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Protestors demand meeting with MPP over potential Wilmot land acquisition

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A group of protestors, worried about Waterloo Region’s efforts to buy or expropriate land in Wilmot Township, took their concerns right to the door of MPP Mike Harris on Thursday.

The demonstration moved between Arthur St. South in Elmira and Harris’s office.

Protestors said they have been trying to set up a meeting with Harris for the last month to express their concerns.

Although Harris’ office is usually open on Thursdays, a printed sign taped to the constituency office’s door said they were closed to walk-ins while they did casework.

Undeterred, the protestors still hoped their message would get through.

"I would tell him to come and see Wilmot," protest organizer Judy Brown told CTV News. "Come and see the land that is threatened with expropriation. Come and meet the farmers who are making their living and feeding us."

Landowner Fran Strassburger, who was also at the demonstration, said she was approached by the region more than two months ago and was told they wanted to purchase 770 acres of land located between Nafziger, Bleams, and Wilmot Centre Roads.

"We told him right away 'No, we have no interest,'" Strassburger said. She added she still has no plan to give up her property.

Strassburger had hoped to share her frustrations with Harris.

"Why are you working for the government instead of working for your people? Because that’s how it feels to me."

Although the region has declined to answer many questions surrounding the potential land acquisition, representatives have previously said the region is trying to assemble shovel-ready land to attract large-scale economic investments.

Premier Doug Ford has also confirmed his government has asked municipalities to have land ready for large projects.

Wilmot property owners, meanwhile, said they’ve been told that if they refused to sell their land, an expropriation process would follow.

Protestors wave signs at a demonstration regarding Waterloo Region's efforts to buy or expropriate land in Wilmot Township on May 23, 2024. (Krista Simpson/CTV News)

Harris responds

In an emailed statement to CTV News, Harris cited new Statistics Canada numbers on population growth in Waterloo Region. Specifically, that the population rose 5.5 per cent in 2023 and could reach more than a million by 2032, 19 years sooner than the previous estimate.

He went on to say: "The Region is experiencing unprecedented growth, and with that comes change, innovation and opportunity for prosperity for long-time residents and newcomers alike. I sincerely appreciate Wilmot's residents' active engagement and bringing their concerns to my attention. As the matter seemed to fall under the scope of the Region of Waterloo, my staff requested more details. I then responded with the information I had available as MPP and direct the remaining concerns to the region for their response. I have unequivocally responded to every question the group has raised."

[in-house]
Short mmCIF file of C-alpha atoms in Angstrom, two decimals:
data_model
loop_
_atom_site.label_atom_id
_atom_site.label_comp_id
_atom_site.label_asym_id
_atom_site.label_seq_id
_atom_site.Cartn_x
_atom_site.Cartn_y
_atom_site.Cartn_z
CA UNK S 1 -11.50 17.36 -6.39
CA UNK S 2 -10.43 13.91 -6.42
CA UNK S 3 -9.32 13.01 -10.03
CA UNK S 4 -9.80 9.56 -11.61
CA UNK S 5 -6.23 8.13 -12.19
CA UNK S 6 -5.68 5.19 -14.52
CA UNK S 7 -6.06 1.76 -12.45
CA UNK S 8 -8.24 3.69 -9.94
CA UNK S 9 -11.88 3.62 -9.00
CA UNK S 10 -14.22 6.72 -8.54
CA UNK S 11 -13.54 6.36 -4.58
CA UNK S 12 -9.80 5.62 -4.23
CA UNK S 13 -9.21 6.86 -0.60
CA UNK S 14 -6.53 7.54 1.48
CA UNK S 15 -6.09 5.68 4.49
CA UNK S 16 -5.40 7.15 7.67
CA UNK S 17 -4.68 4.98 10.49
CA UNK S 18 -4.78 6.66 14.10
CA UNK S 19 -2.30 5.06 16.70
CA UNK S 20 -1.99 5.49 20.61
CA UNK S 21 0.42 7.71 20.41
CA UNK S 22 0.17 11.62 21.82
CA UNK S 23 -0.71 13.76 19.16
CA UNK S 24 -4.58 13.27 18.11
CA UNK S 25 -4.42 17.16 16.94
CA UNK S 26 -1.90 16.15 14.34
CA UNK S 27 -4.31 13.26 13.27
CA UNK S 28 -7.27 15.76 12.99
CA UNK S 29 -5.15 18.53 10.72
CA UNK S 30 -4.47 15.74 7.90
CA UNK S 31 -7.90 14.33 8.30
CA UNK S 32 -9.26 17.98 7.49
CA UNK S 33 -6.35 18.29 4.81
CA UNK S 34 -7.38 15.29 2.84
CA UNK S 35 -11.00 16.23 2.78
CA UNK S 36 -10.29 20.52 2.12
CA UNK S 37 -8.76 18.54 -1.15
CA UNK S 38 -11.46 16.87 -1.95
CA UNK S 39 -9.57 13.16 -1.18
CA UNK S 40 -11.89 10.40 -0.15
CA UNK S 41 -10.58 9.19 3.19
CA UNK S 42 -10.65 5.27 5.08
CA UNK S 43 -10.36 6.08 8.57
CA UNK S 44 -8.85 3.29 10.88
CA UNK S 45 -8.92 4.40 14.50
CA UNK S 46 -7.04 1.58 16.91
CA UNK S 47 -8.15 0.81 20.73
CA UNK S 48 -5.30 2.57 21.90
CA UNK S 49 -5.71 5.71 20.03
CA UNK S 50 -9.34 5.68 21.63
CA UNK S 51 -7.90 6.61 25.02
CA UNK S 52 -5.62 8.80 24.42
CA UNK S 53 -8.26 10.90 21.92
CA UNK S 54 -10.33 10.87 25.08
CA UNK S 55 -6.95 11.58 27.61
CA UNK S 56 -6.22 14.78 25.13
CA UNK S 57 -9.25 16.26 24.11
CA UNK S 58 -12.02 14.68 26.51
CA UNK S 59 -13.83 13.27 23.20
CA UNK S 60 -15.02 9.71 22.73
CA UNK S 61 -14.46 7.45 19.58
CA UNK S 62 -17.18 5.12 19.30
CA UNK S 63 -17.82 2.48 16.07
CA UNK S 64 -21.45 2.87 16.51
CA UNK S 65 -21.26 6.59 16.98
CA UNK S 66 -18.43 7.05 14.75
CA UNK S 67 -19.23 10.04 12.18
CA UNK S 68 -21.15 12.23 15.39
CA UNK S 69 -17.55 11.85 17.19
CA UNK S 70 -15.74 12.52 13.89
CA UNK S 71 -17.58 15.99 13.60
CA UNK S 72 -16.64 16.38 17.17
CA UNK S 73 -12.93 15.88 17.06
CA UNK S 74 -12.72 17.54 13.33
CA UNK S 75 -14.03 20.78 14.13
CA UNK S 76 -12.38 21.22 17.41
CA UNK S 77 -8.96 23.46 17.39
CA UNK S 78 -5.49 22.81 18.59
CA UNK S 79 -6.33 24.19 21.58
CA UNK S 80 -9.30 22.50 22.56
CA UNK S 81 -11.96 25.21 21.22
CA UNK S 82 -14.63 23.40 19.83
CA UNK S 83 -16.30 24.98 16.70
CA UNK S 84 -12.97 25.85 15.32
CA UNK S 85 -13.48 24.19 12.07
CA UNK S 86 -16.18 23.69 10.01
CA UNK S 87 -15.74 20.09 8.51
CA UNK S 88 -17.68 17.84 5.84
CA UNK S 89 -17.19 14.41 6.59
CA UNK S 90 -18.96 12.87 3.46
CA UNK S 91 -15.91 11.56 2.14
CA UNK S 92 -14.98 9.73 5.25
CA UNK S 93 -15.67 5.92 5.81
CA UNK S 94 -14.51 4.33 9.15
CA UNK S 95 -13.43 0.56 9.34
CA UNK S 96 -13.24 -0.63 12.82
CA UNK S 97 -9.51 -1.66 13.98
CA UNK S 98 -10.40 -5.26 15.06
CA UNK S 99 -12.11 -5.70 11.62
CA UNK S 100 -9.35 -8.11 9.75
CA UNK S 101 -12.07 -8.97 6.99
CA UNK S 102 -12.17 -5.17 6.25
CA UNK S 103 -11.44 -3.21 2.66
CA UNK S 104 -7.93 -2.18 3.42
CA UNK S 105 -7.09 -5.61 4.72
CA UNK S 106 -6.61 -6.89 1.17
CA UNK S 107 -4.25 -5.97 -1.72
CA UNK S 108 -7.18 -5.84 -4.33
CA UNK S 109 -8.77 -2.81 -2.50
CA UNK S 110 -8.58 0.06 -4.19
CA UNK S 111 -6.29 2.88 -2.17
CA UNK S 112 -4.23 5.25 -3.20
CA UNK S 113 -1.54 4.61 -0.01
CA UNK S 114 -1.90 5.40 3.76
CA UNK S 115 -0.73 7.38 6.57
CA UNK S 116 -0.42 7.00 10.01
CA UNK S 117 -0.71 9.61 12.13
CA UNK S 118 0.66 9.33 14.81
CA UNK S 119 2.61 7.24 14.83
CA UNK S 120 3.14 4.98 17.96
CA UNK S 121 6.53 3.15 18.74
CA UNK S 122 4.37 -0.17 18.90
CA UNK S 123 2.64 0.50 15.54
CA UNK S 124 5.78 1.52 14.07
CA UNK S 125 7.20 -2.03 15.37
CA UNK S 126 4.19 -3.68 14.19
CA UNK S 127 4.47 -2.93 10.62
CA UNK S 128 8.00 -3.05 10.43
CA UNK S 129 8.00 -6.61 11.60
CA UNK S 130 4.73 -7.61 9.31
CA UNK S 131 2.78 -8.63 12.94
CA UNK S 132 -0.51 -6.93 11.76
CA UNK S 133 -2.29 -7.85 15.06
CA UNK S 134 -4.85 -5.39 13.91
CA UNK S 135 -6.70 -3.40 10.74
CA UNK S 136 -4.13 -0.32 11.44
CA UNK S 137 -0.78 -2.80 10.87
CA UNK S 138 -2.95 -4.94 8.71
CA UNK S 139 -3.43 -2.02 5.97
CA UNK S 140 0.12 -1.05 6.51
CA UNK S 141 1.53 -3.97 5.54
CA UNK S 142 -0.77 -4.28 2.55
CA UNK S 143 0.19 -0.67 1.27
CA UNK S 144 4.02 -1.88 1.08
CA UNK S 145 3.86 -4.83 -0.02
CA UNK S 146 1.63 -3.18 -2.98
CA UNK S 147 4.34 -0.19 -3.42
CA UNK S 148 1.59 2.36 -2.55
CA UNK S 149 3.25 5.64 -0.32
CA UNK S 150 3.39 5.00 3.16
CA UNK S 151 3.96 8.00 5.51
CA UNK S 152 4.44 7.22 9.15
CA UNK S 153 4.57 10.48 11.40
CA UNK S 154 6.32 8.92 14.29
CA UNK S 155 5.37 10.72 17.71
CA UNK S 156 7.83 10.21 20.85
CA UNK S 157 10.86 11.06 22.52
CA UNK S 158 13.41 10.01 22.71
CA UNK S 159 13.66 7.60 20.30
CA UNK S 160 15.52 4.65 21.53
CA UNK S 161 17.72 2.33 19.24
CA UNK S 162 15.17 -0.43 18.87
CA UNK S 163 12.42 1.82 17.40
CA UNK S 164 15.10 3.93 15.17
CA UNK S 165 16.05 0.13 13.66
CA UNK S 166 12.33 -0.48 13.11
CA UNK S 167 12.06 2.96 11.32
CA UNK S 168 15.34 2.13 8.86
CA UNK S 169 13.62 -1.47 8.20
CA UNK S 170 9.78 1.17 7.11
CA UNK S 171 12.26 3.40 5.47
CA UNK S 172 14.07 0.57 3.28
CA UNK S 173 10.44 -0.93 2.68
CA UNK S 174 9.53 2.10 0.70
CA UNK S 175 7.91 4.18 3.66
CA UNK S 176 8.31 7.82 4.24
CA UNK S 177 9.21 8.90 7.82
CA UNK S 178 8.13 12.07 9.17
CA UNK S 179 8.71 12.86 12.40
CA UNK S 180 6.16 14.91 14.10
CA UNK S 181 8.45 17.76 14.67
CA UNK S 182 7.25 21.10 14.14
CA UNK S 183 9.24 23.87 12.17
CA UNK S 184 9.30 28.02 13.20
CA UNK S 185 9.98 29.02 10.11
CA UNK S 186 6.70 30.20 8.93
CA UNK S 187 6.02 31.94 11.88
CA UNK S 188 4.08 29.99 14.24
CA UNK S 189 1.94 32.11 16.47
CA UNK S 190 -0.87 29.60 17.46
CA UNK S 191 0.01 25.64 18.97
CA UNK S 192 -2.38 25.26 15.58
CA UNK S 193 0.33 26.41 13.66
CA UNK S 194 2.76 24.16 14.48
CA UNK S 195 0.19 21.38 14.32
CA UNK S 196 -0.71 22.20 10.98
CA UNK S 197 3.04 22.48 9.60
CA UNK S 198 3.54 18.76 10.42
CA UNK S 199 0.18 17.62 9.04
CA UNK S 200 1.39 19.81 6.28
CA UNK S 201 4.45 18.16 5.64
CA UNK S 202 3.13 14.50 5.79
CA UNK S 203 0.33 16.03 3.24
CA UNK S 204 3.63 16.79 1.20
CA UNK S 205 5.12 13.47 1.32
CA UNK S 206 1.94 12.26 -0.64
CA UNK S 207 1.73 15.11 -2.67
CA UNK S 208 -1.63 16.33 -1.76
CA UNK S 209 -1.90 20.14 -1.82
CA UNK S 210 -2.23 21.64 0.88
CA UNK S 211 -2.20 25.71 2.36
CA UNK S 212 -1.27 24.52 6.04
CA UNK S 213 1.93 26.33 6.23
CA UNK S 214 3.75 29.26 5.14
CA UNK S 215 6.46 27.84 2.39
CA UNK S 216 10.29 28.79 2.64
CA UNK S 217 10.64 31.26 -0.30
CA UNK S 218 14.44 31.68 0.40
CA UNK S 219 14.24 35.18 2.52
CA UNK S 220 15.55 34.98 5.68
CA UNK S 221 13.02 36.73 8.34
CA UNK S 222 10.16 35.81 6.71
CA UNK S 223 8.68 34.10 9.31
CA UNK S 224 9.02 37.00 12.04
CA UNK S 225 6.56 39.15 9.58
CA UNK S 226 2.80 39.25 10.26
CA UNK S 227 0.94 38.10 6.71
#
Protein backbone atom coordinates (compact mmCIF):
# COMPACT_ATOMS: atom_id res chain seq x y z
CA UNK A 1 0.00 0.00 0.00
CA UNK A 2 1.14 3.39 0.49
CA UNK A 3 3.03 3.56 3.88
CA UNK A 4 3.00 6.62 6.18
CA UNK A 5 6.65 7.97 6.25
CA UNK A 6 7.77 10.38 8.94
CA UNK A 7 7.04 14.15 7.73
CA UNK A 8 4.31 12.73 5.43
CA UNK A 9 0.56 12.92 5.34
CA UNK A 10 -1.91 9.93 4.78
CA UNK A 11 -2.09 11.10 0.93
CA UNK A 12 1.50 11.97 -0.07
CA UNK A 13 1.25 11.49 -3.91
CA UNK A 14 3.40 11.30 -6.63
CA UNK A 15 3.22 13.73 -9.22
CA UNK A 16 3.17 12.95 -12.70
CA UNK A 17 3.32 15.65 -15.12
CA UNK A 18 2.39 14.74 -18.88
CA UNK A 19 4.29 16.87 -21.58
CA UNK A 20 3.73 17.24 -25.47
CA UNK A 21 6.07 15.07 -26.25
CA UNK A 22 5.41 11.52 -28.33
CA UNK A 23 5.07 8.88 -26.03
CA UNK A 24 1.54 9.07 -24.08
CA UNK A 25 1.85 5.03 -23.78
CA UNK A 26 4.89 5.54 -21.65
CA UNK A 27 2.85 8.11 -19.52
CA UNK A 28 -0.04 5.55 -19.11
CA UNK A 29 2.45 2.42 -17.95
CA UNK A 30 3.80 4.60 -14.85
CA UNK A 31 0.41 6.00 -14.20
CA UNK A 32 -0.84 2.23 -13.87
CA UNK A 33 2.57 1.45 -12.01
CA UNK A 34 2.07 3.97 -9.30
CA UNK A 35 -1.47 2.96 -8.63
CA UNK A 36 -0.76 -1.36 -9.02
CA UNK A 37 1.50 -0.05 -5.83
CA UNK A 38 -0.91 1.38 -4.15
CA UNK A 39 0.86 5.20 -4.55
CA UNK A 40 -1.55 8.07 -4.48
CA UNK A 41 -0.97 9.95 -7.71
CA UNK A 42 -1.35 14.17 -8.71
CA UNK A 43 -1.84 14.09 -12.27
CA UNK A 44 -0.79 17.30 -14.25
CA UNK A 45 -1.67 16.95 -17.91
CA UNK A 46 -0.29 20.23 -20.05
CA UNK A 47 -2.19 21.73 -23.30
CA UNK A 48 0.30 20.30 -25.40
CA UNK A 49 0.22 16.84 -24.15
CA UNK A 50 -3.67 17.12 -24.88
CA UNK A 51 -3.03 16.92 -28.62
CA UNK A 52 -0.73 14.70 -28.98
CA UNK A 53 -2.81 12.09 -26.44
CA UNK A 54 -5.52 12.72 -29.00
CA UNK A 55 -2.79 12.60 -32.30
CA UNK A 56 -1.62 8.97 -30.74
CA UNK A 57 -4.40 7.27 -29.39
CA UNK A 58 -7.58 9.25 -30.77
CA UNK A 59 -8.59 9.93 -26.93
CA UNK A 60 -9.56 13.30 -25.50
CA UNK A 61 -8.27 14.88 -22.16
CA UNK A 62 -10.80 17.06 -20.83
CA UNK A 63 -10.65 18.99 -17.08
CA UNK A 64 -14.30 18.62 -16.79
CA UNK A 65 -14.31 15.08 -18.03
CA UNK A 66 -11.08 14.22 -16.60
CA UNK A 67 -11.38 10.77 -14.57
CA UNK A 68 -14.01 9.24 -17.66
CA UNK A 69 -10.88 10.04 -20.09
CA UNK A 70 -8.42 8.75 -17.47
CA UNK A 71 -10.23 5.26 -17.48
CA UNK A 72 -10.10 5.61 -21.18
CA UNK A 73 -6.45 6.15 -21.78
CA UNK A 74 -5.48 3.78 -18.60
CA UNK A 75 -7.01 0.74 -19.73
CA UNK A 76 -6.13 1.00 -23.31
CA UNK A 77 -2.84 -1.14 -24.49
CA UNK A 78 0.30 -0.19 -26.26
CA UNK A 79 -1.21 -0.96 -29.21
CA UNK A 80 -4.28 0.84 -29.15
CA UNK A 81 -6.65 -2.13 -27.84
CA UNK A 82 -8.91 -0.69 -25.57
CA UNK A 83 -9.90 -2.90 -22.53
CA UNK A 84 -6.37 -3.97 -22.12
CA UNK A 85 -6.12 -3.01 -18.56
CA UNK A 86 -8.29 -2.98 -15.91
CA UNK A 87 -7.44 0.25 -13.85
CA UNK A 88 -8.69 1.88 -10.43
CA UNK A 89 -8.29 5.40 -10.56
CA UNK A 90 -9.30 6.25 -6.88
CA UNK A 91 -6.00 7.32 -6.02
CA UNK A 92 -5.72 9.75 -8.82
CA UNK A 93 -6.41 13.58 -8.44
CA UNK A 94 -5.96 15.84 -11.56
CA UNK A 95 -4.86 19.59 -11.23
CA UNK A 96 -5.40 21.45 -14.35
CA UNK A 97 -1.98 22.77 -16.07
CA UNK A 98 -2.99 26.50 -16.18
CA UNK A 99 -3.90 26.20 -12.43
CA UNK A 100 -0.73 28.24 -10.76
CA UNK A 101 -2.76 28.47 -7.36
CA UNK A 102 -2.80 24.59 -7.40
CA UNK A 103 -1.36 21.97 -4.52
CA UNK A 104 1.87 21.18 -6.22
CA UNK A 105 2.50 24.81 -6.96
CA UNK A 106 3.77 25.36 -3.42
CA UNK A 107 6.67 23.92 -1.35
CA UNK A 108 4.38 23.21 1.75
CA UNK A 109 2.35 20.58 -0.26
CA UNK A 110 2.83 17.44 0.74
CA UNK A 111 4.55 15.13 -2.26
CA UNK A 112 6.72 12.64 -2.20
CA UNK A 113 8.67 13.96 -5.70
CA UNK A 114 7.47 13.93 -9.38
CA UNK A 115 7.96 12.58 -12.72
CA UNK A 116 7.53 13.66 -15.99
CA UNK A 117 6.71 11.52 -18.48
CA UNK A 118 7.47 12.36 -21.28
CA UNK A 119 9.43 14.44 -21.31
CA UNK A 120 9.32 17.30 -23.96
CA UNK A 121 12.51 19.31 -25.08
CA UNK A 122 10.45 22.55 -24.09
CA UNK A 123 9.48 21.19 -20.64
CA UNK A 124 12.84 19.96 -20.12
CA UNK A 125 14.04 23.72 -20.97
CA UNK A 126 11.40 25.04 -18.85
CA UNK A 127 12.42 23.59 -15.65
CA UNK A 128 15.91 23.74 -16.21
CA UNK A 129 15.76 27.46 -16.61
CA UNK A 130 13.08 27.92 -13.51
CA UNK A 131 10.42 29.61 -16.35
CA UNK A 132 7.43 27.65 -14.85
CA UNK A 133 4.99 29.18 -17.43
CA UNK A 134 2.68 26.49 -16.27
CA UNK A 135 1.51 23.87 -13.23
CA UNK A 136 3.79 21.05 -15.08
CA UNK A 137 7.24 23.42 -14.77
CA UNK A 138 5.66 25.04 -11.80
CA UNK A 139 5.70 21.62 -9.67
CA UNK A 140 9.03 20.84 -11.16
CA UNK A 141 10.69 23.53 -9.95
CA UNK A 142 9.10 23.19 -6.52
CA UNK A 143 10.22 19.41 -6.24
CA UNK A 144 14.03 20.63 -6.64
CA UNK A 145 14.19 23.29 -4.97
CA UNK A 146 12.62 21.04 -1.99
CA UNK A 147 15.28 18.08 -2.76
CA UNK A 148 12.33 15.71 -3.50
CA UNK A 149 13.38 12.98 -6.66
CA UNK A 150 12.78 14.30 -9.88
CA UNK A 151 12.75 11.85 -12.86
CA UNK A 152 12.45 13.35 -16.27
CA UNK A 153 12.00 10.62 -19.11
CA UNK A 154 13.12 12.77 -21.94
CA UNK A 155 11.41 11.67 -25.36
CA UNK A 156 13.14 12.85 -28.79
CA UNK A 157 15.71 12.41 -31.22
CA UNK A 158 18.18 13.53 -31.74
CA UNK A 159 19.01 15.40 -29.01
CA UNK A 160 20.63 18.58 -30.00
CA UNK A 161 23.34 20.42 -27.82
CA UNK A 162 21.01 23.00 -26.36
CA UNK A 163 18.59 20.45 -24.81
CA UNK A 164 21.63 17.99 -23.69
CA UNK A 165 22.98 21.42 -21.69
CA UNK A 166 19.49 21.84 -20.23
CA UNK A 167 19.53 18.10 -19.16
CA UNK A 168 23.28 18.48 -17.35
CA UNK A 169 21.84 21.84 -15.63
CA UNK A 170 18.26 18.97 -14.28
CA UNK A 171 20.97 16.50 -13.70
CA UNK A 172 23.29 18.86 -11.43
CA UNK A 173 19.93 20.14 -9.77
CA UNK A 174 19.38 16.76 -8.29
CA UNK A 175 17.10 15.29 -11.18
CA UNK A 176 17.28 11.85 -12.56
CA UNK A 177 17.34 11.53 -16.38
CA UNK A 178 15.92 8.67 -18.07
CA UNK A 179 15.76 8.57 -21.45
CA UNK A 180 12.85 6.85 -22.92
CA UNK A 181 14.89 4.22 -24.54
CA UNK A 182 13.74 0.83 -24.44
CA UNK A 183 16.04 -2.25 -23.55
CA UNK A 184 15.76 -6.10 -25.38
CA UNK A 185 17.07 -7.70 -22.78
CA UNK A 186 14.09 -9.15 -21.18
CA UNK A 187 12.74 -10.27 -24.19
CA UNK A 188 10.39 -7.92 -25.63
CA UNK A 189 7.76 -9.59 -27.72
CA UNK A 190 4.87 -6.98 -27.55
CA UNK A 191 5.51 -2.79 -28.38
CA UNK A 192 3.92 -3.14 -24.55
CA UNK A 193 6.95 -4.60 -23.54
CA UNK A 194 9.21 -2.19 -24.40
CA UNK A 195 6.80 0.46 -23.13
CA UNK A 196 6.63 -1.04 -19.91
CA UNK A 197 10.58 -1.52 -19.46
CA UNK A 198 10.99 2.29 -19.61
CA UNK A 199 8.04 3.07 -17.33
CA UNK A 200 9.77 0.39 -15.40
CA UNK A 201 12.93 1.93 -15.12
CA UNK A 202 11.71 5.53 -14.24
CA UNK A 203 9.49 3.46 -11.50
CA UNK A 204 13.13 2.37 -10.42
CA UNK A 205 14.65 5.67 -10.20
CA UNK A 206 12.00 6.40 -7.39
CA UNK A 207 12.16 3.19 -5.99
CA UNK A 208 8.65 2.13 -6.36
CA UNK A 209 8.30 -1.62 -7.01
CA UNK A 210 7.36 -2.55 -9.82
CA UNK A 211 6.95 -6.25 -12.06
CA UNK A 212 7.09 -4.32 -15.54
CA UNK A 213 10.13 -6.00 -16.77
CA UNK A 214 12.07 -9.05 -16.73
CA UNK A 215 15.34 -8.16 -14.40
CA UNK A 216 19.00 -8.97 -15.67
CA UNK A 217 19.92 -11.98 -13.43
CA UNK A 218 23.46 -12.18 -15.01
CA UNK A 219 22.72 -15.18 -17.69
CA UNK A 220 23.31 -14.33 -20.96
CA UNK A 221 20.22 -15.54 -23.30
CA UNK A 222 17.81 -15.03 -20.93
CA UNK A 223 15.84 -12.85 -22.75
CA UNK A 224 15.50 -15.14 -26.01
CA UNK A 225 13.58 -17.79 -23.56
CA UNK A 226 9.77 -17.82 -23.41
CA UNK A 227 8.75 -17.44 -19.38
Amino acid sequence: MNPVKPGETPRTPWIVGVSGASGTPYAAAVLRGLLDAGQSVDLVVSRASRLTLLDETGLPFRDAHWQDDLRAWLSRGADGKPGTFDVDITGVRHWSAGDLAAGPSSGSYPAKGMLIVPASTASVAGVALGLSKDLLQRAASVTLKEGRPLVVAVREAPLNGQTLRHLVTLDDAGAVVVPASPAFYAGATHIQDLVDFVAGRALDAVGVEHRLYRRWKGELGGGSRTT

The statement continued: "My office and I have corresponded and met with many community members, including local farmers and landowners, and we have heard and thoroughly understand their concerns. We have also had several community members, even local farmers, reach out to support this land assembly for the jobs and opportunities it will bring to the township and the region as it grows in the coming decade. I hope the parties can table their concerns with the region directly and the community can move forward on the matter together."

Harris said he has also written a letter to Wilmot residents. The letter, which was shared with CTV News, states, in part: "The ongoing land assembly in Wilmot Township is a strategic move with immense potential for fostering future economic opportunities in our region and beyond. While benefiting our local residents, families and communities, this process also has a ripple effect, positively affecting thousands across Southwestern Ontario as the region continues to grow and attract investment.For decades, the land assembly process has been undertaken in many communities across the province, including within our region, for projects that have become vital to our region's success. I understand that site selection has been underway for some time under the guidance and purview of the region itself."

It added: "To respond to your concerns regarding location specifically, the land was selected by the Region of Waterloo because it is flat, close to a skilled workforce, electrical power, Highway 401 and not in an environmentally sensitive area or on top of a natural gas line. Waterloo Region has nearly 214,000 acres of prime farmland, and the region is asking for a 770-acre parcel, representing a very small percentage. Waterloo Region and Southwestern Ontario are growing, and it would be irresponsible to ignore or, worse, turn away opportunities for thousands of significant, well-paying, stable, long-term jobs that will bring prosperity to the region for generations to come."
Harris alsoencouraged anyone concerned with the process reach out to the Region of Waterloo.

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